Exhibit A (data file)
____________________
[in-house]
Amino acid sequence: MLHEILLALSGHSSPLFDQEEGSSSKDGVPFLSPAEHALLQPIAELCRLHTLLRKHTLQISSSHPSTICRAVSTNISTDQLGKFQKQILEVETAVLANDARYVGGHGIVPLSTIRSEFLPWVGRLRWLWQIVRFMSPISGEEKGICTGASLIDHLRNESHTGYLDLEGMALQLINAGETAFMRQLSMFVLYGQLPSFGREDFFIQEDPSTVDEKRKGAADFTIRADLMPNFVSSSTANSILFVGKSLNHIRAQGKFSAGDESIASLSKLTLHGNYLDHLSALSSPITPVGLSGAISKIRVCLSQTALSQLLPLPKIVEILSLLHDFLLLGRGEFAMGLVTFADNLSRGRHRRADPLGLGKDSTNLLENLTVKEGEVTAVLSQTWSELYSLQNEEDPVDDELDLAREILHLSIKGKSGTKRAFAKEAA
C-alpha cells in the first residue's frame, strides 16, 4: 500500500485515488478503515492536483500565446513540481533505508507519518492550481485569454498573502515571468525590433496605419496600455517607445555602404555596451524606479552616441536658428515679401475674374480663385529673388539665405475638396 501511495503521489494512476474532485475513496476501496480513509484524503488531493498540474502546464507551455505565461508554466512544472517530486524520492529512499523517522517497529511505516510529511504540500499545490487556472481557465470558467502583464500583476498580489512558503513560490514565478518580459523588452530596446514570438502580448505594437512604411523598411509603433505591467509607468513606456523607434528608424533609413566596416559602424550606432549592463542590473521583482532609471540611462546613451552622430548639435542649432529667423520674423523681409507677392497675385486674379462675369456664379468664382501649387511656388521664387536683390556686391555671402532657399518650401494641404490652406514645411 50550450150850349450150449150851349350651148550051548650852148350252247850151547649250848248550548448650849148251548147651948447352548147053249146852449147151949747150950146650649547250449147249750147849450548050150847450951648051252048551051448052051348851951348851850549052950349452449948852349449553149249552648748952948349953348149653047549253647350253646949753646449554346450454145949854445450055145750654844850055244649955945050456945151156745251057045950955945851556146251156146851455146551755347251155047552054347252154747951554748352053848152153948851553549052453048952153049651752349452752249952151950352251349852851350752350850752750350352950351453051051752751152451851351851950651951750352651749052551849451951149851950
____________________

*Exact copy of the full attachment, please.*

[in-house]
Amino acid sequence: MLHEILLALSGHSSPLFDQEEGSSSKDGVPFLSPAEHALLQPIAELCRLHTLLRKHTLQISSSHPSTICRAVSTNISTDQLGKFQKQILEVETAVLANDARYVGGHGIVPLSTIRSEFLPWVGRLRWLWQIVRFMSPISGEEKGICTGASLIDHLRNESHTGYLDLEGMALQLINAGETAFMRQLSMFVLYGQLPSFGREDFFIQEDPSTVDEKRKGAADFTIRADLMPNFVSSSTANSILFVGKSLNHIRAQGKFSAGDESIASLSKLTLHGNYLDHLSALSSPITPVGLSGAISKIRVCLSQTALSQLLPLPKIVEILSLLHDFLLLGRGEFAMGLVTFADNLSRGRHRRADPLGLGKDSTNLLENLTVKEGEVTAVLSQTWSELYSLQNEEDPVDDELDLAREILHLSIKGKSGTKRAFAKEAA
C-alpha cells in the first residue's frame, strides 16, 4: 500500500485515488478503515492536483500565446513540481533505508507519518492550481485569454498573502515571468525590433496605419496600455517607445555602404555596451524606479552616441536658428515679401475674374480663385529673388539665405475638396 501511495503521489494512476474532485475513496476501496480513509484524503488531493498540474502546464507551455505565461508554466512544472517530486524520492529512499523517522517497529511505516510529511504540500499545490487556472481557465470558467502583464500583476498580489512558503513560490514565478518580459523588452530596446514570438502580448505594437512604411523598411509603433505591467509607468513606456523607434528608424533609413566596416559602424550606432549592463542590473521583482532609471540611462546613451552622430548639435542649432529667423520674423523681409507677392497675385486674379462675369456664379468664382501649387511656388521664387536683390556686391555671402532657399518650401494641404490652406514645411 50550450150850349450150449150851349350651148550051548650852148350252247850151547649250848248550548448650849148251548147651948447352548147053249146852449147151949747150950146650649547250449147249750147849450548050150847450951648051252048551051448052051348851951348851850549052950349452449948852349449553149249552648748952948349953348149653047549253647350253646949753646449554346450454145949854445450055145750654844850055244649955945050456945151156745251057045950955945851556146251156146851455146551755347251155047552054347252154747951554748352053848152153948851553549052453048952153049651752349452752249952151950352251349852851350752350850752750350352950351453051051752751152451851351851950651951750352651749052551849451951149851950